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Uncrewed underwater vehicles (UUVs) are underwater robots that operate without humans inside. Early use cases for the vehicles have included jobs like deep-sea exploration and the disabling of underwater mines. However, UUVs suffer from poor communication and navigation control because of water’s distorting effect. So researchers have begun to develop machine learning techniques that can help UUVs navigate better autonomously.
Perhaps the biggest challenge the researchers are grappling with is the absence of GPS signals, which can’t penetrate beneath the water’s surface. Other types of navigational techniques that rely on cameras are also ineffective, because underwater cameras suffer from low visibility.
Researchers altered the UUV’s training so that it sampled from its memory buffer in a way more akin to how human brains learn.
One of their motivations, the researchers say, is ultimately to tackle the dangerous work of scrubbing off bio organisms that accumulate on ship hulls. Those accumulations, also known as biofilms, pose a threat to the environment by introducing invasive species and add to shipping costs by increasing drag on ships.
In the study, which was published last month in the journal IEEE Access, researchers from Australia and France used a type of machine learning called deep reinforcement learning to teach UUVs to navigate more accurately under difficult conditions.
In reinforcement learning, UUV models start by performing random actions, then observe the results of those actions and compare them to the goal—in this case, navigating as closely as possible to the target destination. Actions that lead to positive results are reinforced, while actions that lead to poor results are avoided.
The ocean adds another layer of complication to UUVs’ navigational challenges that reinforcement models must learn to overcome. Ocean currents are strong and can carry vehicles far from their intended path in unpredictable directions. UUVs therefore need to navigate while also compensating for interference from the currents.
To achieve the best performance, the researchers tweaked a longstanding convention of reinforcement learning. Lead author on the study Thomas Chaffre—research associate in the college of science and engineering at Flinders University in Adelaide, Australia—said his group’s departure is part of a larger migration in the field. Machine learning researchers today, including from Google DeepMind, Chaffre said that questioning long-held assumptions about reinforcement learning’s training process is becoming increasingly commonplace, searching for small changes that can significantly improve training performance.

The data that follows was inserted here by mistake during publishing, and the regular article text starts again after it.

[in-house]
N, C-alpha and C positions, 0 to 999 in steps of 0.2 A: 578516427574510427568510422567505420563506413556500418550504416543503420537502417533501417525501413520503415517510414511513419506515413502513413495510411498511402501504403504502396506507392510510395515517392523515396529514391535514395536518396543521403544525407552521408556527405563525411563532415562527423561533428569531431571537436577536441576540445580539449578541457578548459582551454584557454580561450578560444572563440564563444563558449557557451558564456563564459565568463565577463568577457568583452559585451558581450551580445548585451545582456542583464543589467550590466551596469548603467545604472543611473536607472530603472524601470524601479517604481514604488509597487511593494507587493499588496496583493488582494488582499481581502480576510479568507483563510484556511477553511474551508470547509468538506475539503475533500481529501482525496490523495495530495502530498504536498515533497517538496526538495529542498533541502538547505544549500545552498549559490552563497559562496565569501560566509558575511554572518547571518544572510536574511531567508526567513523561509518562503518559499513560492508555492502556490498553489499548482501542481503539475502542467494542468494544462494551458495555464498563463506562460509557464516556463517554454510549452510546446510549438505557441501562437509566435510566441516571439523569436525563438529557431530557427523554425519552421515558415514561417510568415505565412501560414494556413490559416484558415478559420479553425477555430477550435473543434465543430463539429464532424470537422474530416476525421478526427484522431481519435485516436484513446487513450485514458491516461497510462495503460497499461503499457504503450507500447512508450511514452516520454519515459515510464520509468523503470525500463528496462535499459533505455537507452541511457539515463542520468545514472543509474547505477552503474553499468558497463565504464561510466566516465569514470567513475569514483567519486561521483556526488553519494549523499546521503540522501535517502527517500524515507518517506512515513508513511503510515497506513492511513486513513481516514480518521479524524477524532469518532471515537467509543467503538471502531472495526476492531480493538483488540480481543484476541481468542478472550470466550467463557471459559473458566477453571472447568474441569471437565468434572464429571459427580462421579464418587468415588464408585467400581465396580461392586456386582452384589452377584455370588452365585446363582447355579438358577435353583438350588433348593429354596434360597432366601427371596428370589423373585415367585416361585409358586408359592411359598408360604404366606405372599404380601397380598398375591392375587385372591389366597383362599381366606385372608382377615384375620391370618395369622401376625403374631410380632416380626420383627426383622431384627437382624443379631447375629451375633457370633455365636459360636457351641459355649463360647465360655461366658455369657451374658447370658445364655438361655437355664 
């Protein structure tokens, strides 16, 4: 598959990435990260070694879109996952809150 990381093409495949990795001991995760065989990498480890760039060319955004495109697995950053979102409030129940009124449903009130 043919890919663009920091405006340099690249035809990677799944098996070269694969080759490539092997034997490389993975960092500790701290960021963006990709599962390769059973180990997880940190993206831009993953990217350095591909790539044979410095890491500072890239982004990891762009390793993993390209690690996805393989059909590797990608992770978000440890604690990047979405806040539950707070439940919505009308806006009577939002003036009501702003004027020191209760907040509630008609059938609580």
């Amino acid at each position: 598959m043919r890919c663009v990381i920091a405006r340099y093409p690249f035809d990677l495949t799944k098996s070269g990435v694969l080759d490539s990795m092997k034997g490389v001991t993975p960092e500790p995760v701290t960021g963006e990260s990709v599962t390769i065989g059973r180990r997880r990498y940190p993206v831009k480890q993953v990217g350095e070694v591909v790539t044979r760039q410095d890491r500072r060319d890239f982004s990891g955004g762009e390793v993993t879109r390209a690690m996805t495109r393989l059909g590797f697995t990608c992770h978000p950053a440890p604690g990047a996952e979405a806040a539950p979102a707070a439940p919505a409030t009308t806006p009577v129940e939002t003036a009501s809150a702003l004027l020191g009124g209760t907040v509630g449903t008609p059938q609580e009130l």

The BlueRov2 sub sees the world in x, y, and z.T Chaffre/Flinders University
In this case, the researchers focused on making changes to reinforcement learning’s memory buffer system, which is used to store the outcomes of past actions. Actions and results stored in the memory buffer are sampled at random throughout the training process to update the model’s parameters. Usually this sampling is done in an “independent and identically distributed” way, Chaffre said, meaning that what actions it uses to update from is entirely random.
Researchers made a change to the training process so that it sampled from its memory buffer in a way more akin to how human brains learn. Instead of having an equal chance of learning from all past experiences, more weight is given to actions that resulted in large positive gains and also to those that happened more recently.
“When you learn to play tennis, you tend to focus more on recent experience,” Chaffre said. “As you progress, you don’t care about how you played when you started training, because it doesn’t have any information anymore for your current level.”
Similarly, when a reinforcement algorithm is learning from past experiences, Chaffre said, it should be concentrating mostly on recent actions that led to big positive gains.
Researchers found that when using this adapted-memory-buffer technique, UUV models could train more quickly, while also consuming less power. Both improvements, Chaffre said, offer a significant advantage when a UUV is deployed, because while trained models come ready to use, it still needs to be fine tuned.
“Because we are working on underwater vehicles, it’s very costly to use them, and it’s very dangerous to train reinforcement learning algorithms with them,” Chaffre said. So, he added, reducing the amount of time the model spends fine-tuning can prevent damage to the vehicles and save money on repairs.
He said the team’s future plans include testing the new training algorithm on physical UUVs in the ocean.
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